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Whether you're a brand-new investor or a seasoned veteran of many years or decades, the stock market can be somewhat intimidating. There are well over 7,000 securities to choose from, ranging from well-known, brand-name stocks all the way down to single-drug micro-cap biotech stocks and leveraged ETFs that would make even the riskiest gamblers think twice. If you don't have an investing strategy and are just "winging it," you could be eaten alive.

Thankfully, the best investing strategy is also absolutely the easiest to stick to: long-term investing. Here are five reasons why you should become a long-term investor.

1. It takes the emotions out of investing

The most-important reason why you should be a long-term investor is that it will almost always keep you from making rash decisions that you'll regret later. Buying stocks and holding them for long periods of time should reduce the anxiety you might experience when stock-market corrections occur, or stocks spike higher.

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For example, if you had jumped out of stocks during the first two weeks of the year when the indexes logged their worst start in history (down 8% to 10% for the three major U.S. indexes), you'd now be kicking yourself. The S&P 500 (^GSPC 0.38%) has rallied nearly 15% since hitting its 2016 lows in mid-February, shortly after its beginning-of-the-year tumble. Likewise, running for the sidelines because of Brexit, Britain's announcement that it was exiting the European Union, also proved to be a mistake.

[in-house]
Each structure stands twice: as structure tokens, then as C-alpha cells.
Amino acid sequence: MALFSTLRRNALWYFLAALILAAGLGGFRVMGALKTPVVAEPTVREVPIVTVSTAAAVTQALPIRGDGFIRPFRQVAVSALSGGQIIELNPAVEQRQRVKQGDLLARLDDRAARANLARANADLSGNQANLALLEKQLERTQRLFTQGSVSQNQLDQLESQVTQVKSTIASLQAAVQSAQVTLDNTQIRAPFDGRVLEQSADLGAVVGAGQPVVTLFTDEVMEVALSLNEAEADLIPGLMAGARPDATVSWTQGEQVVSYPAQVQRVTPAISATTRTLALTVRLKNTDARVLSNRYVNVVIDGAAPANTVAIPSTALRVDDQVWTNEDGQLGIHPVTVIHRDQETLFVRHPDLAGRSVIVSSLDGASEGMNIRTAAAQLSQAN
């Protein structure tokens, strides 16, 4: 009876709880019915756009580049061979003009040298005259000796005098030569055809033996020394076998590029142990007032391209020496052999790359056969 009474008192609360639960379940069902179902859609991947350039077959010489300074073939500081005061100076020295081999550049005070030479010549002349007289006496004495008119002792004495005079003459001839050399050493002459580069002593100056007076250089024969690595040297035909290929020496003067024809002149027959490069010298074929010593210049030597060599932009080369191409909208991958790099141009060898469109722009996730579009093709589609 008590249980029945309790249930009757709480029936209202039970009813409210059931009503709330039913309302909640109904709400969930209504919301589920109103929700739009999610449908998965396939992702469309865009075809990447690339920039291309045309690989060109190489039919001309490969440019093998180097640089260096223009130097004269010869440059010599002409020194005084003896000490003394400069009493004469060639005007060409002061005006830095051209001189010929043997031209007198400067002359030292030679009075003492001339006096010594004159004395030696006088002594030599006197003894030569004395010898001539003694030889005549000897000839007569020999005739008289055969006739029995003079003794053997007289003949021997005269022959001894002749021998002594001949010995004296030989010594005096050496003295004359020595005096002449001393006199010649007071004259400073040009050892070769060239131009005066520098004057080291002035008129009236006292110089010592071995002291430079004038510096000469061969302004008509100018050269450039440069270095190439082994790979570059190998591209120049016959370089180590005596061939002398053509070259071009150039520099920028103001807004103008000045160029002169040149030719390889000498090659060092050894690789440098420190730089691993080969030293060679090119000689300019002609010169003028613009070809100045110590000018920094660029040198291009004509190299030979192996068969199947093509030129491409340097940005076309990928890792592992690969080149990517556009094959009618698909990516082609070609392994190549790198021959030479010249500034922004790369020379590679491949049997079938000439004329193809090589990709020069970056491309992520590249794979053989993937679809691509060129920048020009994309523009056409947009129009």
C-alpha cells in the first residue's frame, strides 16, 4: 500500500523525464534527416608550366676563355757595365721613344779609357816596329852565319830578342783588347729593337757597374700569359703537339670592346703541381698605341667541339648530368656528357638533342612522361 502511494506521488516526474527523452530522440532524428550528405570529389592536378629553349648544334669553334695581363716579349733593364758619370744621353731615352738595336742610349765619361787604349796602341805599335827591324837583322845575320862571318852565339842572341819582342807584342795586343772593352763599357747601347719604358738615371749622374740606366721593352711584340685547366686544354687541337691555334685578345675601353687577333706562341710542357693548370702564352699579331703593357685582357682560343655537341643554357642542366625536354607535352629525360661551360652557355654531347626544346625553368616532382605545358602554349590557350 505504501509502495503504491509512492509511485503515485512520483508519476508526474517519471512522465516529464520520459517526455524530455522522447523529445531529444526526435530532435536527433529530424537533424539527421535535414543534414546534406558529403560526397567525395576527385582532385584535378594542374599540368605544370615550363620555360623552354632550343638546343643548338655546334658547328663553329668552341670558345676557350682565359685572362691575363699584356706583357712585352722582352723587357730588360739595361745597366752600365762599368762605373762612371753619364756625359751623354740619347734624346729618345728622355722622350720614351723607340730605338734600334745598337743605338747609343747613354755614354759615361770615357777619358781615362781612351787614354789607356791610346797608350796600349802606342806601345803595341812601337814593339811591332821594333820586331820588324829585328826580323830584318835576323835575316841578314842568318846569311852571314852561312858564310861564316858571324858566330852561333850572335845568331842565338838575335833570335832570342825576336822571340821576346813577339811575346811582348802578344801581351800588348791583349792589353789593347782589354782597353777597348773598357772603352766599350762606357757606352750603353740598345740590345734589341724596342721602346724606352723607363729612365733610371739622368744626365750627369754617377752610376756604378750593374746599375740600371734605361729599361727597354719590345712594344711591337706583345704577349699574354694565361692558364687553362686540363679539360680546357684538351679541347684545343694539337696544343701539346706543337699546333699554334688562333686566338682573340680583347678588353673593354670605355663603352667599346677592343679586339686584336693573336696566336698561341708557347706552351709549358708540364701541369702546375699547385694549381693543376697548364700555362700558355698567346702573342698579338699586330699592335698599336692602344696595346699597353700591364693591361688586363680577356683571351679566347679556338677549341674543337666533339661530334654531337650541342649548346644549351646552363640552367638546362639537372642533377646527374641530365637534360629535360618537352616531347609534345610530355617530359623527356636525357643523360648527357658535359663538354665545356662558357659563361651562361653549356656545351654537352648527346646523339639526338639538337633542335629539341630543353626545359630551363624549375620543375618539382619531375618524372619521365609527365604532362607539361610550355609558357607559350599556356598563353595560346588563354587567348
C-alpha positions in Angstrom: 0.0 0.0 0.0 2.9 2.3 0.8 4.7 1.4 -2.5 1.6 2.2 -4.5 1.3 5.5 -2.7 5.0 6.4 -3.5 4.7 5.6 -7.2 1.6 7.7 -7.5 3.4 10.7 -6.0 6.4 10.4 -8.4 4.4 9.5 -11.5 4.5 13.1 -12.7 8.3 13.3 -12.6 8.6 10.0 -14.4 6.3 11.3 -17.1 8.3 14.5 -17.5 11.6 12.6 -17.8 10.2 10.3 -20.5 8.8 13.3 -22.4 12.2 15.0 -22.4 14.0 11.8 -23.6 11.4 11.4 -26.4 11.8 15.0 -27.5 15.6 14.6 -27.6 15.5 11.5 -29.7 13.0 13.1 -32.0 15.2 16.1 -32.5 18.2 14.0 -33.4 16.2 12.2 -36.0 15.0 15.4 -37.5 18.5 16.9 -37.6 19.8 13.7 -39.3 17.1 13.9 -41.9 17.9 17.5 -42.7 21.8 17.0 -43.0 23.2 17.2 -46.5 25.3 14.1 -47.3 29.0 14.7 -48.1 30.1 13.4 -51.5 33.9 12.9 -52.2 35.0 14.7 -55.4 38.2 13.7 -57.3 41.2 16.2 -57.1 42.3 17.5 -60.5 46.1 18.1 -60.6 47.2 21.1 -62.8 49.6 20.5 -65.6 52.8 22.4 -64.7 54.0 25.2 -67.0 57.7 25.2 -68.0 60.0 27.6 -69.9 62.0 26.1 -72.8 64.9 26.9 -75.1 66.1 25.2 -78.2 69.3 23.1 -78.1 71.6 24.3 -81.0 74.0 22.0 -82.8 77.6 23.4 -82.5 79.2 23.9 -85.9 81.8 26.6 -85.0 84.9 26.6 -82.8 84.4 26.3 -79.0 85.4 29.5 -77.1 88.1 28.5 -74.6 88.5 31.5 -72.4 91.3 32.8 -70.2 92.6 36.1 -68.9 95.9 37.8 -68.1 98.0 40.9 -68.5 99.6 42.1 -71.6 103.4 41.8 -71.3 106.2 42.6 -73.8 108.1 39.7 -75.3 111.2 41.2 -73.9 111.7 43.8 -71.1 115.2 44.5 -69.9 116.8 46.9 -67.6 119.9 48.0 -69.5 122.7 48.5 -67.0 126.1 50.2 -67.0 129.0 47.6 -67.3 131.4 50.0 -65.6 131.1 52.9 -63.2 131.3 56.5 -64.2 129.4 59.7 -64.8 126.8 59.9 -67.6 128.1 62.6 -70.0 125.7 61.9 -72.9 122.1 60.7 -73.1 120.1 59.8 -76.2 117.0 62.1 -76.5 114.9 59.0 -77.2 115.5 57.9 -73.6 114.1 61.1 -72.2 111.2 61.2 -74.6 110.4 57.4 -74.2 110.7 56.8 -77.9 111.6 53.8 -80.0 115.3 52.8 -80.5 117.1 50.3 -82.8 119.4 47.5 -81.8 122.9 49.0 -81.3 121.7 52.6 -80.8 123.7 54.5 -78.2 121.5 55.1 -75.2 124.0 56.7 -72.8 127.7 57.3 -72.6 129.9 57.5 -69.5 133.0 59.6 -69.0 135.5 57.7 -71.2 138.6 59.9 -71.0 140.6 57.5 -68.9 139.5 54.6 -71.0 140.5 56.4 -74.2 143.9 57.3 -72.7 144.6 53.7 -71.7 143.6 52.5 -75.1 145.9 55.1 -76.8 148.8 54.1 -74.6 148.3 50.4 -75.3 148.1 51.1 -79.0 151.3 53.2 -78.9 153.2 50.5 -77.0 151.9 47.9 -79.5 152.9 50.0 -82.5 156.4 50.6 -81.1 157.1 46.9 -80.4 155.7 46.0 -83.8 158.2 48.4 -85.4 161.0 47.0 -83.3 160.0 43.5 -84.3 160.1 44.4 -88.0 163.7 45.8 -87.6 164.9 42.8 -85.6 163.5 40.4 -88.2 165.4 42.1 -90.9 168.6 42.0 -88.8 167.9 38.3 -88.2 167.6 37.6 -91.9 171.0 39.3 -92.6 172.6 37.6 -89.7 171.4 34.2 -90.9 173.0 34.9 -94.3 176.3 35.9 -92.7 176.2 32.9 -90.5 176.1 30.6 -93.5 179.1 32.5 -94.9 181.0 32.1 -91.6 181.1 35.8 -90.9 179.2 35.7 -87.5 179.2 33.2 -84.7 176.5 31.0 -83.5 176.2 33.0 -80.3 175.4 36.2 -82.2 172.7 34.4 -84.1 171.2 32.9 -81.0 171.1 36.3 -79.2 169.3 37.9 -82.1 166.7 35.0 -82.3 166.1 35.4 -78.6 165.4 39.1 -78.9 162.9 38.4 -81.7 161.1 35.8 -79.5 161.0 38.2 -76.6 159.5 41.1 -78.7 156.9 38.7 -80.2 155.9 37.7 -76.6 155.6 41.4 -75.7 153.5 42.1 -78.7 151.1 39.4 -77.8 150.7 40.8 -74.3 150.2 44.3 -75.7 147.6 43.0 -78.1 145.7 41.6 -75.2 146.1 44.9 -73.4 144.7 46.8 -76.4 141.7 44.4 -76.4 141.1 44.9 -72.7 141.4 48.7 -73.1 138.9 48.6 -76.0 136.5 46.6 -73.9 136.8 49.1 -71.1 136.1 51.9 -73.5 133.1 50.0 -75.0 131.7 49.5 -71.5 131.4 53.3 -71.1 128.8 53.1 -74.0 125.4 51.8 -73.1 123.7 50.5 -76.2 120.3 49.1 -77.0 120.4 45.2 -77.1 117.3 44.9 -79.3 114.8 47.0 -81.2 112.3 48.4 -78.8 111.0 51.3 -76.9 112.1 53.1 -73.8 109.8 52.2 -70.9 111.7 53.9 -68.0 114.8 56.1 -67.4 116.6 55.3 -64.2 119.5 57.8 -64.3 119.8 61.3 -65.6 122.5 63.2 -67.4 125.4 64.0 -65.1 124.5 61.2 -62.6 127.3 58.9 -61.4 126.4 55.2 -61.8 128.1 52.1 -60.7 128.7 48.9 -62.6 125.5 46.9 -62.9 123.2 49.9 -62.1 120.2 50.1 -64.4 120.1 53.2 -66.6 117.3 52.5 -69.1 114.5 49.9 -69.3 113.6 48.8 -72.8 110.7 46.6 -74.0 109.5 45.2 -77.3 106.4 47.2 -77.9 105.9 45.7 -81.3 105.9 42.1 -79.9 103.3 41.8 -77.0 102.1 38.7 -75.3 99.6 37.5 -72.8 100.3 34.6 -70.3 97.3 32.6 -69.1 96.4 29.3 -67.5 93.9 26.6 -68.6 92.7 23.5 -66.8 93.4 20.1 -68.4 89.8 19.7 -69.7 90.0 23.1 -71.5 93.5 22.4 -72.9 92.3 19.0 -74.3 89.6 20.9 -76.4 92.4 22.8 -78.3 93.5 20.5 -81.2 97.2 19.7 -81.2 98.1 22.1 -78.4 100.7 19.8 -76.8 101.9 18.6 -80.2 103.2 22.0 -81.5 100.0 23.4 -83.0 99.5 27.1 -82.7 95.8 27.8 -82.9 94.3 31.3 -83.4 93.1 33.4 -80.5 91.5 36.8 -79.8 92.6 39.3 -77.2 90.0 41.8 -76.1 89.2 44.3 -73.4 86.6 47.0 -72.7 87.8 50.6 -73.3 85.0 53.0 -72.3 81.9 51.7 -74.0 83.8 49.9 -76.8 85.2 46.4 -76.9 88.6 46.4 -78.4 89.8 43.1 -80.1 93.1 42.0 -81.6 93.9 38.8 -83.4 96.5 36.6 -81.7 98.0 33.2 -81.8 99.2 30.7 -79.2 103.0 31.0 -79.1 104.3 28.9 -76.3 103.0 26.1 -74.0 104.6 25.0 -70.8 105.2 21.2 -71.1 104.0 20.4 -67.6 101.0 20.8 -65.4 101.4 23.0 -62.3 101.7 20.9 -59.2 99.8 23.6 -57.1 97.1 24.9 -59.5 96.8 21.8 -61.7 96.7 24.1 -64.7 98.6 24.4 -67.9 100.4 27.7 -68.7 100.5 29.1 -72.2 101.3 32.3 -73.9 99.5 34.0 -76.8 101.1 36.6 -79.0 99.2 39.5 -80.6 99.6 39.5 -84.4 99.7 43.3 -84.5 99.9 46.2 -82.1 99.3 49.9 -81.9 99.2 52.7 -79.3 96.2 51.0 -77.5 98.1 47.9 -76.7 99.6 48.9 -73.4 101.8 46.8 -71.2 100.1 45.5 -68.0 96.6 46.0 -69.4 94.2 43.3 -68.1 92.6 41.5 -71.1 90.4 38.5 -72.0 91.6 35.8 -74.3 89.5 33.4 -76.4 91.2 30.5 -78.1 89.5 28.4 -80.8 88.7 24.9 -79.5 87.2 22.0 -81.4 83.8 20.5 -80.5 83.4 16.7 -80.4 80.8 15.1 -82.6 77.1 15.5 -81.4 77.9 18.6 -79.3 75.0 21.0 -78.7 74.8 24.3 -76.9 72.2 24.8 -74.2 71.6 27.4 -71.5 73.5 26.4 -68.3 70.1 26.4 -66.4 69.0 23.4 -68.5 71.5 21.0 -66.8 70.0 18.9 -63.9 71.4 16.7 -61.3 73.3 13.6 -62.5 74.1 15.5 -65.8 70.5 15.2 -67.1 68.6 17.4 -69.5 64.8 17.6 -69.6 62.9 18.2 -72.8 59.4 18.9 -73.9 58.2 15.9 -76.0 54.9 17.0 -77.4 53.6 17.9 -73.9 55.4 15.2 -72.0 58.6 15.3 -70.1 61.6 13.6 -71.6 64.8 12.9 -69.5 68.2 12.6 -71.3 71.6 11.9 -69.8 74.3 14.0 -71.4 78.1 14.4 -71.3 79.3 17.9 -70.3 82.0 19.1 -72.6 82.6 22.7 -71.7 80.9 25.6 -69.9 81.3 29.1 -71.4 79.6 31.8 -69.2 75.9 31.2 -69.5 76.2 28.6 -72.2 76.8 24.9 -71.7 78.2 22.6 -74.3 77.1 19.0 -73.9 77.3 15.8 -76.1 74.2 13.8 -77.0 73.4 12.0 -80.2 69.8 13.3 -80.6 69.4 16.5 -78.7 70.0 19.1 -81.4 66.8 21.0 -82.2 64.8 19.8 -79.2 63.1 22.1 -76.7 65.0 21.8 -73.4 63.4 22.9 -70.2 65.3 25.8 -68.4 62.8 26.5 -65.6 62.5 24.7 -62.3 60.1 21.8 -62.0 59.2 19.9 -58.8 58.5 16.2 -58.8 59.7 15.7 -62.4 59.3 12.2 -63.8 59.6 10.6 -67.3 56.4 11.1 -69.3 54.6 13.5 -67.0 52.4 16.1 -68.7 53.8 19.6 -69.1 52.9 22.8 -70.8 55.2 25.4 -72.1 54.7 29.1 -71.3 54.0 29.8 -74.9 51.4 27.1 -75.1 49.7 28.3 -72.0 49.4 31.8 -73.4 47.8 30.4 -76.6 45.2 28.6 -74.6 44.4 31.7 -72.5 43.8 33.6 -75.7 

Buying and holding means a better night's sleep, not having to watch every single tick of your stocks, and a big reduction in the way emotions factor into your investing strategy.

2. You'll focus on the big picture

Secondly, being a long-term investor will train you to focus on the big-picture investment thesis, and get you out of the habit of only looking in the rearview mirror, or a quarter ahead, at best. Short-term traders can certainly be successful from time to time by betting on growth or value stocks, but duplicating this short-term success over long periods of time is practically impossible. Instead, analyzing the broad-scope growth drivers for the stocks you own will give you a much-better perspective of whether or not a company's business dynamics have shifted, and subsequently, whether or not it's worth holding or selling.

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For instance, Netflix (NFLX 0.79%) investors were none too happy when their company chose to move away from the DVD rental business in 2011 and push its new streaming service. The costs to roll out this service caused Netflix's expenses to rise, and in the interim, we saw a rapid deterioration in the company's margins and profits. Netflix's stock lost around 80% of its value in just over a year.

However, more than three years later, Netflix shares are up well over 1,000% from its 2012 lows, and have more than doubled from its 2011 high. Netflix's management team realized the growing obsolescence of the DVD rental business, and chose to abandon its core source of revenue generation in favor of what it believed to be the next-generation of content uptake. In retrospect, it was a great call on the part of Netflix's management team, and long-term investors who've been monitoring the bigger picture have been greatly rewarded, too.